Over the past few years, both popular and academic writing on the changing mediascape in India has focused mostly on Bollywood – take one look on Amazon and you’ll see for yourself. To be sure, there are countless topics to explore and a growing group of scholars and graduate students are mapping and analyzing the substantial changes in the film industry (mostly Bollywood). My own research is very much a part of this space, and I decided to focus on relationships between film, TV, advertising, and the “new media” sector for my dissertation.
But now that I’ve had some time away from the dissertation, and as I begin to think about turning the diss into a book, I find myself looking more closely at developments in the TV sector and wondering about how much more dynamic the TV industry has been this past decade. In fact, I would even go so far as to say that all the experimentation going on in the film industry is largely being underwritten by TV – be it through the entry of TV companies like UTV into the film business, the fact that TV rights allow producers to recover half or more than half of a film’s production costs (link), or the countless film-based shows on TV that serve as promotional vehicles and much more.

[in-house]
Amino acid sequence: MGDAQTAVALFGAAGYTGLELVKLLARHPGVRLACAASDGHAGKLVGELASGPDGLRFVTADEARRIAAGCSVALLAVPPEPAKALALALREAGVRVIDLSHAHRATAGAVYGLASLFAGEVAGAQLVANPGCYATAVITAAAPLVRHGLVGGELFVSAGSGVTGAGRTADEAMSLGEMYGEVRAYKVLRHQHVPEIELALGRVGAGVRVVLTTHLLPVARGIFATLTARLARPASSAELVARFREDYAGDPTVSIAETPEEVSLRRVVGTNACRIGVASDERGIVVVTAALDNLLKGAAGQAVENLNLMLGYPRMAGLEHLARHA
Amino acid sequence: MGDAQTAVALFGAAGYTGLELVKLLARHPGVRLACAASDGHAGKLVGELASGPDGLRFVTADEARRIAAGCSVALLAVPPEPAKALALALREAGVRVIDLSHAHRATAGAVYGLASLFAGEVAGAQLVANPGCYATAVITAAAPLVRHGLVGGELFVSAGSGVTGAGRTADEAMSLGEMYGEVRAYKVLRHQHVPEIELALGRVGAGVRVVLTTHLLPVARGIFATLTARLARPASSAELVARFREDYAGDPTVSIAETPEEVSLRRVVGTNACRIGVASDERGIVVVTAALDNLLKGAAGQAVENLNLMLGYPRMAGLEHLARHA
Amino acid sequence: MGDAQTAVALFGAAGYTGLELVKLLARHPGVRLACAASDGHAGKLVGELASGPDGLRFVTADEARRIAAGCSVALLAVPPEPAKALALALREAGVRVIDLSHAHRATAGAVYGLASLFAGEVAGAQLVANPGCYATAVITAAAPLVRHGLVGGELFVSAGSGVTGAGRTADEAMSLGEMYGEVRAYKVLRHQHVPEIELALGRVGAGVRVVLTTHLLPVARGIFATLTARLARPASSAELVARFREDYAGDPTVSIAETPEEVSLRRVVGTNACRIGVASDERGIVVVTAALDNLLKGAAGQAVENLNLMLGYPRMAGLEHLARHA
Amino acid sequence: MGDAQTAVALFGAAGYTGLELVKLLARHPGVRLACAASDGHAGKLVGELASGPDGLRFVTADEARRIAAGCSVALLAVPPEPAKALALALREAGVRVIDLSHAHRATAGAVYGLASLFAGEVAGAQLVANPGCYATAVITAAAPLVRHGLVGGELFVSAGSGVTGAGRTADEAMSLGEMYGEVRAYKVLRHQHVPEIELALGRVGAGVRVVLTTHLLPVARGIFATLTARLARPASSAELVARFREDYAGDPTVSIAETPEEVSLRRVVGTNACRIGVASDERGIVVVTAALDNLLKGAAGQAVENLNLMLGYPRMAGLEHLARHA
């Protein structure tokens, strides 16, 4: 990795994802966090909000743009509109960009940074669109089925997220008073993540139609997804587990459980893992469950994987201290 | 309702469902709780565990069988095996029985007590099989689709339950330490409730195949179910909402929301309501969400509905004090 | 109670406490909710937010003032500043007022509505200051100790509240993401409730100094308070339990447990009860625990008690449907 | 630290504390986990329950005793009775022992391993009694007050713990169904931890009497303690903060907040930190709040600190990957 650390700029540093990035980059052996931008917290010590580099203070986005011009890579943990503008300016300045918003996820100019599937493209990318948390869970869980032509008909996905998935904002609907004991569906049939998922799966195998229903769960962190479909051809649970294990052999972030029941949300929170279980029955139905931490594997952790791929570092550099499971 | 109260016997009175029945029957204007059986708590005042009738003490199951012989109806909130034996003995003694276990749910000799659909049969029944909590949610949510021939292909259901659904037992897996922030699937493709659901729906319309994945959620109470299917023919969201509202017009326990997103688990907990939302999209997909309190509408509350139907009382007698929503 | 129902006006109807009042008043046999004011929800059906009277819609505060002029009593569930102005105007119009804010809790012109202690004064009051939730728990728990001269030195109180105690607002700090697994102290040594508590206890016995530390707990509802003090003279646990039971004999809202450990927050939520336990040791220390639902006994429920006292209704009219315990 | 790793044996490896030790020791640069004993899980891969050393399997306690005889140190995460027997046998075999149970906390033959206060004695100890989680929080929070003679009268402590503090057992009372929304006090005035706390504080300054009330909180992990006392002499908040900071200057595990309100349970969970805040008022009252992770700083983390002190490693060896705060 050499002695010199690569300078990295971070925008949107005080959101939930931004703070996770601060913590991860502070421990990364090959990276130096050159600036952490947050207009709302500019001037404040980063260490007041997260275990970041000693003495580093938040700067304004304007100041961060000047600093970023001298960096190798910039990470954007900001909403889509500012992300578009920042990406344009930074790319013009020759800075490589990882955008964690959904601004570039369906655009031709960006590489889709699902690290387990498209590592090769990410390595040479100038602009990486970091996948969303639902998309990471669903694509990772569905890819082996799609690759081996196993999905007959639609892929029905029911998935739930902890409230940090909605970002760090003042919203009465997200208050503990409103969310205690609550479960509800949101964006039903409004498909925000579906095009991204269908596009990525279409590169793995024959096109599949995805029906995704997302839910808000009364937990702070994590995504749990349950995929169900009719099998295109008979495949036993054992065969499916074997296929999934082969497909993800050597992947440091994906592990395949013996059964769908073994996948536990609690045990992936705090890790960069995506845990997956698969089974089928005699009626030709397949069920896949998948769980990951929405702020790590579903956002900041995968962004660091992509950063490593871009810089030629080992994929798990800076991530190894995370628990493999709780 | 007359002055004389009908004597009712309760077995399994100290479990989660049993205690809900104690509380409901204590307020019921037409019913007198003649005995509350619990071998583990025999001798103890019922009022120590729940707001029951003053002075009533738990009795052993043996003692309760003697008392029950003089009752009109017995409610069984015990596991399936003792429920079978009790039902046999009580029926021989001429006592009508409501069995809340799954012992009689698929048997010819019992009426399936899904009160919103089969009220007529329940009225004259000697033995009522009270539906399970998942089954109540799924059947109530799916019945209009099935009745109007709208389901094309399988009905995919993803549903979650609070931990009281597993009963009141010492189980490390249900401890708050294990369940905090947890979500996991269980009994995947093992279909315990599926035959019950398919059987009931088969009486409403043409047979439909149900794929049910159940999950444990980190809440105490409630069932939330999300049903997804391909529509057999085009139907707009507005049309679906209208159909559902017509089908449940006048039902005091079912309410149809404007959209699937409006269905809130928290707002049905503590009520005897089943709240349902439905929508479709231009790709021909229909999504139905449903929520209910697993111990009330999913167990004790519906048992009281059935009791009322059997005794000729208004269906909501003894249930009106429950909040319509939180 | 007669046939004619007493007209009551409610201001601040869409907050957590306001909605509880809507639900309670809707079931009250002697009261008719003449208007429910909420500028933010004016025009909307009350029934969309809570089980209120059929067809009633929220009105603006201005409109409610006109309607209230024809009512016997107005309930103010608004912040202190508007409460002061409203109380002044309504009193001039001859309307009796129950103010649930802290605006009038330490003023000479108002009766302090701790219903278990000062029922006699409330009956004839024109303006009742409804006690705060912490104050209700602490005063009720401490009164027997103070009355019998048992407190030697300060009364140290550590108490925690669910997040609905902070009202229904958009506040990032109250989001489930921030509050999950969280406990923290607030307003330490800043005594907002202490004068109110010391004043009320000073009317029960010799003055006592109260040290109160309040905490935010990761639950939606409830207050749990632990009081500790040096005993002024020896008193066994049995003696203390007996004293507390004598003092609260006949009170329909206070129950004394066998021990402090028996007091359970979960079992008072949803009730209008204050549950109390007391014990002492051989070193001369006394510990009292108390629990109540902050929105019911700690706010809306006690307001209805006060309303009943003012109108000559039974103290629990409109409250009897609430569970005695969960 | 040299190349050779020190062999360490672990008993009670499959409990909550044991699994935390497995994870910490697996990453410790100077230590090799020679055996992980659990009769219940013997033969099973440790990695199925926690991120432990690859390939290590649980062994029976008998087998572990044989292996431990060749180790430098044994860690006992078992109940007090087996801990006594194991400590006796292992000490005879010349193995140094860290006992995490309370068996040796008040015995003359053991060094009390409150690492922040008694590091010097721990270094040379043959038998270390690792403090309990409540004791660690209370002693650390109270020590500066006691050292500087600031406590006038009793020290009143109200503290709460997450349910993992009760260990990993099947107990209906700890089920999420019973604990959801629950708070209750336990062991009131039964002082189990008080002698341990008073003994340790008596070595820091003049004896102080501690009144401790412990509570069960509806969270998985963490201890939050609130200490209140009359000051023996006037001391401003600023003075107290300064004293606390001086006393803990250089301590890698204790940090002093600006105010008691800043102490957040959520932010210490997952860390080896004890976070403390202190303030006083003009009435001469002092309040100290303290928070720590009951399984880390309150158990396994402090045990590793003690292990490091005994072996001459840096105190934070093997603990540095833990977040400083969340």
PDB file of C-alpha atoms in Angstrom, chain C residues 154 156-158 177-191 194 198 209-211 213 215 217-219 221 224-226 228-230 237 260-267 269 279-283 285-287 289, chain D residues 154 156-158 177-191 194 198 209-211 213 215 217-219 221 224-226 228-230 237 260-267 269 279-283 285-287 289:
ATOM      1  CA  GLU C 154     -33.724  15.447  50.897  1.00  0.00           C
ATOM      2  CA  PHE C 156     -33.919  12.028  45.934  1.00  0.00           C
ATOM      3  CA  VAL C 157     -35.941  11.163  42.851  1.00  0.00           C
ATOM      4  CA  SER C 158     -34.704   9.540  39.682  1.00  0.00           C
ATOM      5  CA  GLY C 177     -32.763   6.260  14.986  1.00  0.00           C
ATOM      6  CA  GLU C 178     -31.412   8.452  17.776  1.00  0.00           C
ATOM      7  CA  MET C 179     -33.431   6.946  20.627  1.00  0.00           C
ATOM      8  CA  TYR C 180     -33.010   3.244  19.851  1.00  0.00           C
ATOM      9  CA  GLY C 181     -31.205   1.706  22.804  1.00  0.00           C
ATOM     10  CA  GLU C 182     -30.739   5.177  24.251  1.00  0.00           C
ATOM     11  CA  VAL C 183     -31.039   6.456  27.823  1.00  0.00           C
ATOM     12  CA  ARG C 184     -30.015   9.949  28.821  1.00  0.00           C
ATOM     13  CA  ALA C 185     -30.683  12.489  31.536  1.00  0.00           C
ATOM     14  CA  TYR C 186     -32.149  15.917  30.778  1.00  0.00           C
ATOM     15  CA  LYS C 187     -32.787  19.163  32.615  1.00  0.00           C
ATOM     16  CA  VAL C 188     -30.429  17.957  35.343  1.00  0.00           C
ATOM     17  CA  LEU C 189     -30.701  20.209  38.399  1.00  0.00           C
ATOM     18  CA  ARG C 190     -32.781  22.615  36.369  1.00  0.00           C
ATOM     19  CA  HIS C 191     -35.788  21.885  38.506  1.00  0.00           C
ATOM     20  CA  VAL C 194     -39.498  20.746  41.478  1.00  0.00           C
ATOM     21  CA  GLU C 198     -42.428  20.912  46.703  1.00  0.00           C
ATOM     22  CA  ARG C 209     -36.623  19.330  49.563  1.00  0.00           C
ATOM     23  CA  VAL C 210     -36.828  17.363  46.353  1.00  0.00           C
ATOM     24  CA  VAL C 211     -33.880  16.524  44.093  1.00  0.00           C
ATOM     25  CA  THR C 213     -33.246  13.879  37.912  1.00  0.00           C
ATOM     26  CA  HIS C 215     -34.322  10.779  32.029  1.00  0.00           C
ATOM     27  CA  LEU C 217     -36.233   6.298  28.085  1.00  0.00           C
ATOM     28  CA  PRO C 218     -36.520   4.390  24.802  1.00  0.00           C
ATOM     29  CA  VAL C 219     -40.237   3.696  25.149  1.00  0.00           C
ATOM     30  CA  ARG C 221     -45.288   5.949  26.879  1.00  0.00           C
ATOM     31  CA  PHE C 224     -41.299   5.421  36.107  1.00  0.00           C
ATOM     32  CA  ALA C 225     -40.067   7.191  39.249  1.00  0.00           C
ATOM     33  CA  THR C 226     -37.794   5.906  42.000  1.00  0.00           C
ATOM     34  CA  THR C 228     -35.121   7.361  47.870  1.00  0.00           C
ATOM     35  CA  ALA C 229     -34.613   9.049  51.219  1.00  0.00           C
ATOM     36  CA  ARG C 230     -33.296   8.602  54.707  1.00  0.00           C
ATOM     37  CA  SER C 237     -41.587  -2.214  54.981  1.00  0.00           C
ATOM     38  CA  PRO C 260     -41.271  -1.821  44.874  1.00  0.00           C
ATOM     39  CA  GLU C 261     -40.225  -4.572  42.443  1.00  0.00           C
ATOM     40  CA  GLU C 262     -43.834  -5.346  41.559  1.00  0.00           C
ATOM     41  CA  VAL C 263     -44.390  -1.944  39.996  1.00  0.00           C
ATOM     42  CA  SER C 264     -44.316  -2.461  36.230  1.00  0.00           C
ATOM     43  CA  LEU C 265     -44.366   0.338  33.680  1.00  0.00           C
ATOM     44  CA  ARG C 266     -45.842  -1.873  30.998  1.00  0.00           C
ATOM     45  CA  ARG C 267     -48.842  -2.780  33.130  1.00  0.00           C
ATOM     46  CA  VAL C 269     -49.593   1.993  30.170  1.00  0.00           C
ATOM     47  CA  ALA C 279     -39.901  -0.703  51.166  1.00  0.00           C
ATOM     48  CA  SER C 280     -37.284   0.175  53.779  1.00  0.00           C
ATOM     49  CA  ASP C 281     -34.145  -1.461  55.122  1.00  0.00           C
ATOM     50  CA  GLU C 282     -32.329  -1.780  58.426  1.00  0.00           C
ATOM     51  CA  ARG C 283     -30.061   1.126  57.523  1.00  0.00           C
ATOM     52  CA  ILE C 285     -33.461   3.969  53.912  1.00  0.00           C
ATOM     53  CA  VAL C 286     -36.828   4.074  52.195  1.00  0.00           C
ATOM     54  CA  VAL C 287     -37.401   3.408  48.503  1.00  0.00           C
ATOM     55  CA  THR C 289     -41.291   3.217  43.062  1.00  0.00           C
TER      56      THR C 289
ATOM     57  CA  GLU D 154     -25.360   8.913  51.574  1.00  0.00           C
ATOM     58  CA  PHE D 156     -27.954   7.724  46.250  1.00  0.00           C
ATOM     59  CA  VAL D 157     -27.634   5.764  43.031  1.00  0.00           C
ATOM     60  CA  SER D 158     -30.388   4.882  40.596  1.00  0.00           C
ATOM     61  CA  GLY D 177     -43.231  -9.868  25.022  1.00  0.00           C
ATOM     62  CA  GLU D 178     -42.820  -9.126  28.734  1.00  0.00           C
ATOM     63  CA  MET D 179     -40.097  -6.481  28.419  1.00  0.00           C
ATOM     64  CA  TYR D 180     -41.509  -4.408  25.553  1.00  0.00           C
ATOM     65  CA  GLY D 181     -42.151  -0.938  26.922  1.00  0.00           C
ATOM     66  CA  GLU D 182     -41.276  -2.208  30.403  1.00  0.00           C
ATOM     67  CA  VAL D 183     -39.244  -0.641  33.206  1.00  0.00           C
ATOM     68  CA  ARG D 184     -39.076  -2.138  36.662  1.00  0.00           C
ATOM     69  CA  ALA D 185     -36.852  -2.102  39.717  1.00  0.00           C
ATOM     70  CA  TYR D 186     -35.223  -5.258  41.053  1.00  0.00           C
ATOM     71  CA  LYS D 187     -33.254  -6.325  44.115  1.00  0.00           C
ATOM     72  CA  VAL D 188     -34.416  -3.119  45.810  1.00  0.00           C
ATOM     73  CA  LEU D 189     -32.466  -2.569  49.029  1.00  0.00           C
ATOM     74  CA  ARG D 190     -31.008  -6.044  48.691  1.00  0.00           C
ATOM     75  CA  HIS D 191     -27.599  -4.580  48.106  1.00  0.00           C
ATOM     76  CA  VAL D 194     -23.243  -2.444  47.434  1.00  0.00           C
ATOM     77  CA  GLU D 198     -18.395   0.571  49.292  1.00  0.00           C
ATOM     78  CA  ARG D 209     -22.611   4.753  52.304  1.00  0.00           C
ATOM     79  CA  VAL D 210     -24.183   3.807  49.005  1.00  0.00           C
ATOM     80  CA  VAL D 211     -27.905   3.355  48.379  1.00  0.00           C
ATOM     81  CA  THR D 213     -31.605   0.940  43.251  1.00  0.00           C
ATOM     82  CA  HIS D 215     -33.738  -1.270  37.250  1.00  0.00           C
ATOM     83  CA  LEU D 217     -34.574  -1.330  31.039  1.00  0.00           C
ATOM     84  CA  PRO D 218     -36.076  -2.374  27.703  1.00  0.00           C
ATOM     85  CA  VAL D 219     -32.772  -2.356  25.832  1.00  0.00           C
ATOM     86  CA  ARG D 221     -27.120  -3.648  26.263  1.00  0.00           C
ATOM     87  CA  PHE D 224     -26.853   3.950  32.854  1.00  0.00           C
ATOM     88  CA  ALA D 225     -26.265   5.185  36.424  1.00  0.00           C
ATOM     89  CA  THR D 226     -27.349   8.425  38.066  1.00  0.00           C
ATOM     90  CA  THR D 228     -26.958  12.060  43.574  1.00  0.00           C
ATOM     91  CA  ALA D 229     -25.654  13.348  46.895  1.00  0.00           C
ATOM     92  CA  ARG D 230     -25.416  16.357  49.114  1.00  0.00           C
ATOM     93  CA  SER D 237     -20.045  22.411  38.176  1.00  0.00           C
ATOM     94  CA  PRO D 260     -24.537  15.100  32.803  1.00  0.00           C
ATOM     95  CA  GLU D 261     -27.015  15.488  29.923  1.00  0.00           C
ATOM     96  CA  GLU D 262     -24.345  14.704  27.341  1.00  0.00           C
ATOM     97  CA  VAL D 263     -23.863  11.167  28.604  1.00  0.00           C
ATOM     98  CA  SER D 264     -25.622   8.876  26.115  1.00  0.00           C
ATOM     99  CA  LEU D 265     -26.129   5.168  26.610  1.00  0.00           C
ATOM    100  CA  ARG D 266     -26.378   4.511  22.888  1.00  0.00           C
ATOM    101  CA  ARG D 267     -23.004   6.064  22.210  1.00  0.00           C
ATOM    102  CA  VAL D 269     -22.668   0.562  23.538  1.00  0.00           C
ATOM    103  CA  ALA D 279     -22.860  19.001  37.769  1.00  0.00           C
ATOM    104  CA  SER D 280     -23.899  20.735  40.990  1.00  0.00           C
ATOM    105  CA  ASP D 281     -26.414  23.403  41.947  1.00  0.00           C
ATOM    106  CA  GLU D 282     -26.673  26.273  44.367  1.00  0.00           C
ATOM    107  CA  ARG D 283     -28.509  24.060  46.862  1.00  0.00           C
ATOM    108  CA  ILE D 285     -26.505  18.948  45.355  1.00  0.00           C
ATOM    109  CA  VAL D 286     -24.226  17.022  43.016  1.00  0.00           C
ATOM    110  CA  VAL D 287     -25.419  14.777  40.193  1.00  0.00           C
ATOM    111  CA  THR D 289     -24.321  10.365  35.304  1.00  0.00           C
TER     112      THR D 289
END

It did not come as a surprise, then, to hear about NBC’s decision to acquire 26% share in NDTV Networks (link) and the possibility that NBC will raise this number to 50% in the near future. NDTV has expanded beyond news and launched NDTV Imagine (a general entertainment channel), NDTV Good Times (supposedly India’s first lifestyle channel), NDTV Emerging Markets (a consulting unit), and NDTV Convergence (a digital media business that controls all Web/mobile content). And NBC isn’t alone here – both Sony and News Corp. have been involved in the TV market in India for much longer, and just last year, Viacom and Disney entered the picture as well (Viacom teamed up with the TV-18 group and Disney bought a 15% stake in UTV). It’s becoming increasingly clear that all the buzz surrounding the growth of the Internet and gaming sectors has been a distraction at best (mobile phones are a different story). It’s time we paid closer attention to developments in the TV sector – not only in terms of mapping changing ownership patterns but also re-assessing TV’s role as a cultural center for every imaginable audience demographic.